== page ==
Some of the financial arrangements which couples have entered into since binding financial agreements – sometimes referred to as ‘pre-nups’ – became available under Australia’s family laws are under a cloud following recent court decisions.
While the intention of the law was to allow people to organise their affairs as they saw fit, the courts are concerned that the effect of the binding financial agreement can be to oust the court’s power to make over-riding property adjustment orders. The Family Court has therefore taken a very strict approach in interpreting the requirements to make such arrangements.
Both parties will need to receive independent legal advice from a solicitor with a certificate attesting to that, and both must sign a financial agreement for it to be binding.
Documenting the agreement has to follow strict rules. In one particular case, the court said that there has to be one original, signed by both parties, and a copy. To have two copies, each signed by one party and exchange, did not comply with the law. In this case, the agreement was found invalid and could not be enforced.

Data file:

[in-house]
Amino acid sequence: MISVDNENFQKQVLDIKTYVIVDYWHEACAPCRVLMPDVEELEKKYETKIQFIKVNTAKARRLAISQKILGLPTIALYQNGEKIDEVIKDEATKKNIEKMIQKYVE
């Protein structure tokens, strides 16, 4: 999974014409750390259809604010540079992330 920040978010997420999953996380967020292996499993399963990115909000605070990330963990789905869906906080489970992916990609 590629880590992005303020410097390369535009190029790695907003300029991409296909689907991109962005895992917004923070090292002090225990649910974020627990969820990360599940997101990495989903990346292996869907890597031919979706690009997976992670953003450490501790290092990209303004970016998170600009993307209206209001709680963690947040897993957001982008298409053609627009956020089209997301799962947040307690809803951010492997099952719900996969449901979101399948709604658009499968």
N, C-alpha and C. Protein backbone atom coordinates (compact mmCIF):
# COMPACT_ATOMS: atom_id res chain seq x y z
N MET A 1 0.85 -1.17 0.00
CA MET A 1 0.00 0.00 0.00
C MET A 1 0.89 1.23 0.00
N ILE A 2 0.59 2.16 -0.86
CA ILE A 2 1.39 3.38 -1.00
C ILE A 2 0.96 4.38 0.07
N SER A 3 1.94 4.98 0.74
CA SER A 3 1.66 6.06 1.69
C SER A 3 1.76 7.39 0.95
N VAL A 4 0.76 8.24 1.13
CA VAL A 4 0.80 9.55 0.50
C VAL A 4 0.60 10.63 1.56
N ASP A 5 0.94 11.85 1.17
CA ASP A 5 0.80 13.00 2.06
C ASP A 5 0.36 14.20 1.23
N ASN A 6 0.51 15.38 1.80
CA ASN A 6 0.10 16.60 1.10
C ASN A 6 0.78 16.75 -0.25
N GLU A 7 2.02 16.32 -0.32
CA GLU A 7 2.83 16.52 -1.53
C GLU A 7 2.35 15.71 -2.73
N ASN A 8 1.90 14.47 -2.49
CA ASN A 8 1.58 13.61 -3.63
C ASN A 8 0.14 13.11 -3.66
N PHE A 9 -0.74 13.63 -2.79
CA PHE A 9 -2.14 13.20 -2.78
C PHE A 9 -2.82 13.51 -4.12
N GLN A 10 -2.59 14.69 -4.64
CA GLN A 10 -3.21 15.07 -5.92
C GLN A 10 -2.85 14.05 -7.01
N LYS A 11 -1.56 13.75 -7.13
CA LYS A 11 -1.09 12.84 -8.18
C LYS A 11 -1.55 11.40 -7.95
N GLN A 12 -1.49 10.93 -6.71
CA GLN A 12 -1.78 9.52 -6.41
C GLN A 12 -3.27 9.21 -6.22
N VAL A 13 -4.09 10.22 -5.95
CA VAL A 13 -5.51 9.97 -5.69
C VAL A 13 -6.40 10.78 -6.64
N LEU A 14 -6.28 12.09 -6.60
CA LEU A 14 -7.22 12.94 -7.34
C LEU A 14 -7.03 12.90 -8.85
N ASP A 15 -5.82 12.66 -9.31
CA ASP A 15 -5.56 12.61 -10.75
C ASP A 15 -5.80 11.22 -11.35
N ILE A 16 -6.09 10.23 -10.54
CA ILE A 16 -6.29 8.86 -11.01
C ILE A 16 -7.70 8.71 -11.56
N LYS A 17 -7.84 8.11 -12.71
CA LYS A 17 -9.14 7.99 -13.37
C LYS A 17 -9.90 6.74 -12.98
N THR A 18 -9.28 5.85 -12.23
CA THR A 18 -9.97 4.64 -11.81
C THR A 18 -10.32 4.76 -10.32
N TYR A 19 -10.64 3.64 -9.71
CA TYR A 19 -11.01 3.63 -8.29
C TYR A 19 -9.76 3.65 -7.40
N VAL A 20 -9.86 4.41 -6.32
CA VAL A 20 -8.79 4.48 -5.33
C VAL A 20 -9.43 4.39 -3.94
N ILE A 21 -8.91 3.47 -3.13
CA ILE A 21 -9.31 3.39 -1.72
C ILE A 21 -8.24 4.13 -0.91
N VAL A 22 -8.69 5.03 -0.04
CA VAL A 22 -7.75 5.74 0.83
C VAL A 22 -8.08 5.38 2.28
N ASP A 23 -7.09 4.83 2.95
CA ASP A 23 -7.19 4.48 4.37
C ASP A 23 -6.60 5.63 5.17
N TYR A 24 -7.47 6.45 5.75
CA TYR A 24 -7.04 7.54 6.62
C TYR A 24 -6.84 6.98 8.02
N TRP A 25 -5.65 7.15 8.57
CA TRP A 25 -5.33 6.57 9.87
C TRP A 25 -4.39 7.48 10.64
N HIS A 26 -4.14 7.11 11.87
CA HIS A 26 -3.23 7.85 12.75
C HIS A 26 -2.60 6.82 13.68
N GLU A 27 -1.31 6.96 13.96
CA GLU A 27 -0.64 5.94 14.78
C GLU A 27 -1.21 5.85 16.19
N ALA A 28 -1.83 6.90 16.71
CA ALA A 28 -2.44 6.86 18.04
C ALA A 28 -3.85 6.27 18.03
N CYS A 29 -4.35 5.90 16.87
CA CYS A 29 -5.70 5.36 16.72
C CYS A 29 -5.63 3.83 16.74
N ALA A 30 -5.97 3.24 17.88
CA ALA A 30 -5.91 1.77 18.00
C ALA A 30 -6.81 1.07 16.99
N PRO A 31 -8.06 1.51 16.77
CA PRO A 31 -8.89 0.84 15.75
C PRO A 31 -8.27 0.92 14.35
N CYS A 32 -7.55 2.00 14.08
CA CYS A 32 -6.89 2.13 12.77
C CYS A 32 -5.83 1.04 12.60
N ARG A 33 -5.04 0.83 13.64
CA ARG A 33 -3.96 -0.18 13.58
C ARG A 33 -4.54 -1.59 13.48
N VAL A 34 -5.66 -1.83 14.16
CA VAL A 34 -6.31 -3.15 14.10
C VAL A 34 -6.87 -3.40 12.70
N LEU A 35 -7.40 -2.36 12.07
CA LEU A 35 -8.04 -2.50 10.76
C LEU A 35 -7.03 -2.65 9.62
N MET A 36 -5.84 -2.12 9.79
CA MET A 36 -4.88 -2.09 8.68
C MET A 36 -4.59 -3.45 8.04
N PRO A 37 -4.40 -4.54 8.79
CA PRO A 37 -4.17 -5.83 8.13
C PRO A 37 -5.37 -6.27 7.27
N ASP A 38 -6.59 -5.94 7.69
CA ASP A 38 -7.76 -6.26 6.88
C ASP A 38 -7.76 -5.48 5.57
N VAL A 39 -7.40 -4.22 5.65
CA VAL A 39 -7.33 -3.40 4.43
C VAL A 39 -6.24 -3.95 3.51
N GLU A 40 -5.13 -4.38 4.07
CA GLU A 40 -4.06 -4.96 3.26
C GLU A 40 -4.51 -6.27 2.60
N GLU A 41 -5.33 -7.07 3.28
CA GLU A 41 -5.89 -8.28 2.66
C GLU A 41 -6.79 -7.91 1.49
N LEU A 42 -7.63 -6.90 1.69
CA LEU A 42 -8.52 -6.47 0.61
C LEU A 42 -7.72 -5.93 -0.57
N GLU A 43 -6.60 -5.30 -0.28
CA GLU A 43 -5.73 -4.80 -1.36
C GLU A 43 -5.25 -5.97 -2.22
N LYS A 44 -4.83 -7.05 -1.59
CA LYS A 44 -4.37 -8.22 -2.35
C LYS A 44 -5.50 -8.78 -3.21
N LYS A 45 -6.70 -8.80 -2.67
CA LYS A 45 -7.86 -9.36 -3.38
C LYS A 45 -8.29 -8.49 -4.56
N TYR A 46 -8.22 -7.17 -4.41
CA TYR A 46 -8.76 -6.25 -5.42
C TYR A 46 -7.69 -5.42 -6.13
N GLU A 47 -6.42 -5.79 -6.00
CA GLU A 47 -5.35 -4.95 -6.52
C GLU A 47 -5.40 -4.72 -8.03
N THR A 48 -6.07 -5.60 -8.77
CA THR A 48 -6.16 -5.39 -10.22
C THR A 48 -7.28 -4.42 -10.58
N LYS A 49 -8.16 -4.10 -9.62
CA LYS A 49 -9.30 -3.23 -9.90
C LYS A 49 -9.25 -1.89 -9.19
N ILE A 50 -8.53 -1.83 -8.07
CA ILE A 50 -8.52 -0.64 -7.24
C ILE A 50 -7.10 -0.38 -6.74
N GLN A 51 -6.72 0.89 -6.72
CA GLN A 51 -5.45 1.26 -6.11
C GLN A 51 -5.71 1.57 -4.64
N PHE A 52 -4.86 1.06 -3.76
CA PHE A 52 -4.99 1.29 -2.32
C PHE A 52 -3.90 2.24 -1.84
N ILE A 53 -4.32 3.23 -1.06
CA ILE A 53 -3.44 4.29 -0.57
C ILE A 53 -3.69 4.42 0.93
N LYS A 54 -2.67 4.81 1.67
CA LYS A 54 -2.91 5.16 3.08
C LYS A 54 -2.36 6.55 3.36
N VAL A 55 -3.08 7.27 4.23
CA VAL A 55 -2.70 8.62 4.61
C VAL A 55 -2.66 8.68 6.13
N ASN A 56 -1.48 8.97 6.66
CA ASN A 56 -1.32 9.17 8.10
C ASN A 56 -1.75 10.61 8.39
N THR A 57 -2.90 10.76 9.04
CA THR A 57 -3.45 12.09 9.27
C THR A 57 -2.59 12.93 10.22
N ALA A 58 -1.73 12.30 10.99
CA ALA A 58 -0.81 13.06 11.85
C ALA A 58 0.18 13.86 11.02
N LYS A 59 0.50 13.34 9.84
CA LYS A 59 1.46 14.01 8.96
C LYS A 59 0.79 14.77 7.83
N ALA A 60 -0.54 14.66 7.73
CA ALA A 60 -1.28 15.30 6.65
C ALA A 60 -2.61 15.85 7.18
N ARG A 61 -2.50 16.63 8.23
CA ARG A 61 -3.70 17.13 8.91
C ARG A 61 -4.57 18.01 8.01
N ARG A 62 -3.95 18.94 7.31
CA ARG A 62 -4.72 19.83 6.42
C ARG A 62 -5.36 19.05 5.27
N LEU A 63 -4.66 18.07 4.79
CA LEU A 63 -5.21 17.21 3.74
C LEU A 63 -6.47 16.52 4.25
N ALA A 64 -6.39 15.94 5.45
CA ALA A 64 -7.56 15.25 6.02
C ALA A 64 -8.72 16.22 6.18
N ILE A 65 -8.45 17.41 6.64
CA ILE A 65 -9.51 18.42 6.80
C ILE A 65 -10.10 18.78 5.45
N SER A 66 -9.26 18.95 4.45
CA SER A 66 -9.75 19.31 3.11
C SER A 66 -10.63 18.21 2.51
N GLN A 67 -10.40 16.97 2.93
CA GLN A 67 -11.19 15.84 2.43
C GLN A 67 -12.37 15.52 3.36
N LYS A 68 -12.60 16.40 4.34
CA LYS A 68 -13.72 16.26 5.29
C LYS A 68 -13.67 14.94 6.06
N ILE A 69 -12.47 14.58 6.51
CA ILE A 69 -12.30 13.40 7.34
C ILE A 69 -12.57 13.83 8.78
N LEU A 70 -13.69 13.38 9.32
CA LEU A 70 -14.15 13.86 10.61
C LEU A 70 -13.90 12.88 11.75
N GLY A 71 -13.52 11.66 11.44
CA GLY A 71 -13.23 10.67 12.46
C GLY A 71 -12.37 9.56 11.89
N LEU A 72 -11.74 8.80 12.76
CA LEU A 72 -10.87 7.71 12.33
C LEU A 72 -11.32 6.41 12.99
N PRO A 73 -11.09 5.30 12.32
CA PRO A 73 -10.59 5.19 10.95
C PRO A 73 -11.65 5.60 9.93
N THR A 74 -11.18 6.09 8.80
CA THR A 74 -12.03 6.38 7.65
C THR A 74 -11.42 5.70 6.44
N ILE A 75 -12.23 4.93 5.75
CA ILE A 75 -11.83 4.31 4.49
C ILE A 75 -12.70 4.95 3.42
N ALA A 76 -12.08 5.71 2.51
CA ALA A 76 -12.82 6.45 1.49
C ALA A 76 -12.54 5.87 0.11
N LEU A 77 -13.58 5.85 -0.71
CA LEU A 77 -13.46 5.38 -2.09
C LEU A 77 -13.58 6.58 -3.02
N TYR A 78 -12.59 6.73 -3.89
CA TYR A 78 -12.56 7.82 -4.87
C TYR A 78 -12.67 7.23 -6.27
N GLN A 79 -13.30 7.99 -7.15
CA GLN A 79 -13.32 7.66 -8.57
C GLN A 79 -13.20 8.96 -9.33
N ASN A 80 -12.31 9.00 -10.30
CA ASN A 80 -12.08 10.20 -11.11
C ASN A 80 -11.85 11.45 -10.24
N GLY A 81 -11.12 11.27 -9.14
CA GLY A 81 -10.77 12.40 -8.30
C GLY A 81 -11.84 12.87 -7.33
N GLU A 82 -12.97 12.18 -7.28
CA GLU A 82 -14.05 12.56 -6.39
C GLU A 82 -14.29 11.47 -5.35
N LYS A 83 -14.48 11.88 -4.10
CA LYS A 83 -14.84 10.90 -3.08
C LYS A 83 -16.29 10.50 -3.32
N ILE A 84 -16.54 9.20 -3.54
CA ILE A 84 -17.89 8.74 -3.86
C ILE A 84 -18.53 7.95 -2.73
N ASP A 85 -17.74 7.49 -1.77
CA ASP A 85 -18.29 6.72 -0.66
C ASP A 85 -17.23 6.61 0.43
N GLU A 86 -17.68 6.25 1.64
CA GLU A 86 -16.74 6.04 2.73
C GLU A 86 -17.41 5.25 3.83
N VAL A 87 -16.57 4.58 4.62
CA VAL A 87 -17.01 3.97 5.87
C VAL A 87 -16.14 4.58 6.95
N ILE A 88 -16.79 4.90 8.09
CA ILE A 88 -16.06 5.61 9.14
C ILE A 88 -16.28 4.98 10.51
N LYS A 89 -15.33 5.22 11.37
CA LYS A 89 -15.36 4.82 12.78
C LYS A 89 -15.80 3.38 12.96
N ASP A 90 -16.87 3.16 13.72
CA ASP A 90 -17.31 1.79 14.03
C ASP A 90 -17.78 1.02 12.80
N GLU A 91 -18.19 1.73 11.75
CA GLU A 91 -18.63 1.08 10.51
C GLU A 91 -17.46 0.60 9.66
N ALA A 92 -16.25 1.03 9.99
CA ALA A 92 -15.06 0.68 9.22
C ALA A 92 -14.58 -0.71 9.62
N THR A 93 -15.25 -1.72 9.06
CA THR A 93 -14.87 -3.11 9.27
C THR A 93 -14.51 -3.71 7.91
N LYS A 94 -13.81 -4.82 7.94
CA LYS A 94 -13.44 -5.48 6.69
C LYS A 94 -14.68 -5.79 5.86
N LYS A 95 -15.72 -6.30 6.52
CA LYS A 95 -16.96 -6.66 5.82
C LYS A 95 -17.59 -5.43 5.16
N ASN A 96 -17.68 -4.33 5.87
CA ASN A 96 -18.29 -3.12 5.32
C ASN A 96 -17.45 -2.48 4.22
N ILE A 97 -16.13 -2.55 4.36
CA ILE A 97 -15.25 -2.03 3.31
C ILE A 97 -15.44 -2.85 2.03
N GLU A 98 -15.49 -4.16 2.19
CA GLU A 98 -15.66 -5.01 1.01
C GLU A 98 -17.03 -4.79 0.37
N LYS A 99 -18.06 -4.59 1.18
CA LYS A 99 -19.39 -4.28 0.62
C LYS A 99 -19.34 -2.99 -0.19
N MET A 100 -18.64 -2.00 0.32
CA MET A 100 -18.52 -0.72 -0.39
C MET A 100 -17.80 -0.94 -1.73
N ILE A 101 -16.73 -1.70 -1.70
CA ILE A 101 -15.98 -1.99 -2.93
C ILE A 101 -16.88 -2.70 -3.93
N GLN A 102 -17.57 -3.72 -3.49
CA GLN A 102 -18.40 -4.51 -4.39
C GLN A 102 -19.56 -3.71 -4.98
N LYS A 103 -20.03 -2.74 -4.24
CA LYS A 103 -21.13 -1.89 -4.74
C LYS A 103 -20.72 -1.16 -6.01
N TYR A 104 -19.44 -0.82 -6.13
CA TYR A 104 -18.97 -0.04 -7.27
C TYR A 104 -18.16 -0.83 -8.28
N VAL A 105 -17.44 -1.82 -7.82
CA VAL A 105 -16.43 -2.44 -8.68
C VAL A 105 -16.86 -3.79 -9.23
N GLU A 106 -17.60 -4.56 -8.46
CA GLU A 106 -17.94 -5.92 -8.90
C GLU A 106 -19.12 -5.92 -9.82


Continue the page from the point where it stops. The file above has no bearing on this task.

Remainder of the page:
Make sure you obtain written advice from a solicitor in advance of signing a binding financial agreement. The body of the agreement must contain a statement about the advice given.
Furthermore, you cannot make last-minute handwritten amendments to the agreement. If you wish to seek any type of amendment to the agreement you must seek legal advice first. It is better to incorporate changes into the document and then have everyone sign. Any handwritten amendments can lead to the suggestion that the agreement has been altered after the legal advice has been given.
Contact us to find out more or to arrange a consultation with an experienced lawyer in Sydney CBD.
Reproduced with the permission of the Law Society of New South Wales.